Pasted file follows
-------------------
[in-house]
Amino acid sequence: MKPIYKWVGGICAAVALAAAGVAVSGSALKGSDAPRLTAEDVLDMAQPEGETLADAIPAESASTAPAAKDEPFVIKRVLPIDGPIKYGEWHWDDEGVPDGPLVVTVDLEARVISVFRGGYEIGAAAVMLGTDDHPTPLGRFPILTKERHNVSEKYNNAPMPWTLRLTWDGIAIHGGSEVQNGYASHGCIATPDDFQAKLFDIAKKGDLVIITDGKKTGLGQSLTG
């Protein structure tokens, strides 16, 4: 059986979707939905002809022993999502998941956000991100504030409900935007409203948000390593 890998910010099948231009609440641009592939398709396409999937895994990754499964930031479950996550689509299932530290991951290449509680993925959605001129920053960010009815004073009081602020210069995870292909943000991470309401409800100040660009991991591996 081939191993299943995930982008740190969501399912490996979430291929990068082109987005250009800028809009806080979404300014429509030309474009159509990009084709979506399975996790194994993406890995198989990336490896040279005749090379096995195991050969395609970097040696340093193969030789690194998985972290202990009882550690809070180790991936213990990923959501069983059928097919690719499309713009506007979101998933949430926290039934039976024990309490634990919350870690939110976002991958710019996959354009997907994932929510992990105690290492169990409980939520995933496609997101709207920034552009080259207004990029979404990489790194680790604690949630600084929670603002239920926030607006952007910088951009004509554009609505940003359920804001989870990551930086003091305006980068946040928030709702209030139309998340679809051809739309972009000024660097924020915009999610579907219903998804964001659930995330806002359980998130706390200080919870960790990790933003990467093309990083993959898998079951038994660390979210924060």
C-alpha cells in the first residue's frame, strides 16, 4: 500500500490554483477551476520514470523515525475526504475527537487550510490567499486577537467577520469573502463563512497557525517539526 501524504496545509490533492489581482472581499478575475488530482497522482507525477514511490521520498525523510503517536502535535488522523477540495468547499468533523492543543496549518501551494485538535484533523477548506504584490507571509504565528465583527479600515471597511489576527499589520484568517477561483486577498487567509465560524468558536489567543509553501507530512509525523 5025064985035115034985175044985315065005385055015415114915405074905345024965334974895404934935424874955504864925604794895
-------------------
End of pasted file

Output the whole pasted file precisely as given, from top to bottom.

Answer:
[in-house]
Amino acid sequence: MKPIYKWVGGICAAVALAAAGVAVSGSALKGSDAPRLTAEDVLDMAQPEGETLADAIPAESASTAPAAKDEPFVIKRVLPIDGPIKYGEWHWDDEGVPDGPLVVTVDLEARVISVFRGGYEIGAAAVMLGTDDHPTPLGRFPILTKERHNVSEKYNNAPMPWTLRLTWDGIAIHGGSEVQNGYASHGCIATPDDFQAKLFDIAKKGDLVIITDGKKTGLGQSLTG
């Protein structure tokens, strides 16, 4: 059986979707939905002809022993999502998941956000991100504030409900935007409203948000390593 890998910010099948231009609440641009592939398709396409999937895994990754499964930031479950996550689509299932530290991951290449509680993925959605001129920053960010009815004073009081602020210069995870292909943000991470309401409800100040660009991991591996 081939191993299943995930982008740190969501399912490996979430291929990068082109987005250009800028809009806080979404300014429509030309474009159509990009084709979506399975996790194994993406890995198989990336490896040279005749090379096995195991050969395609970097040696340093193969030789690194998985972290202990009882550690809070180790991936213990990923959501069983059928097919690719499309713009506007979101998933949430926290039934039976024990309490634990919350870690939110976002991958710019996959354009997907994932929510992990105690290492169990409980939520995933496609997101709207920034552009080259207004990029979404990489790194680790604690949630600084929670603002239920926030607006952007910088951009004509554009609505940003359920804001989870990551930086003091305006980068946040928030709702209030139309998340679809051809739309972009000024660097924020915009999610579907219903998804964001659930995330806002359980998130706390200080919870960790990790933003990467093309990083993959898998079951038994660390979210924060």
C-alpha cells in the first residue's frame, strides 16, 4: 500500500490554483477551476520514470523515525475526504475527537487550510490567499486577537467577520469573502463563512497557525517539526 501524504496545509490533492489581482472581499478575475488530482497522482507525477514511490521520498525523510503517536502535535488522523477540495468547499468533523492543543496549518501551494485538535484533523477548506504584490507571509504565528465583527479600515471597511489576527499589520484568517477561483486577498487567509465560524468558536489567543509553501507530512509525523 5025064985035115034985175044985315065005385055015415114915405074905345024965334974895404934935424874955504864925604794895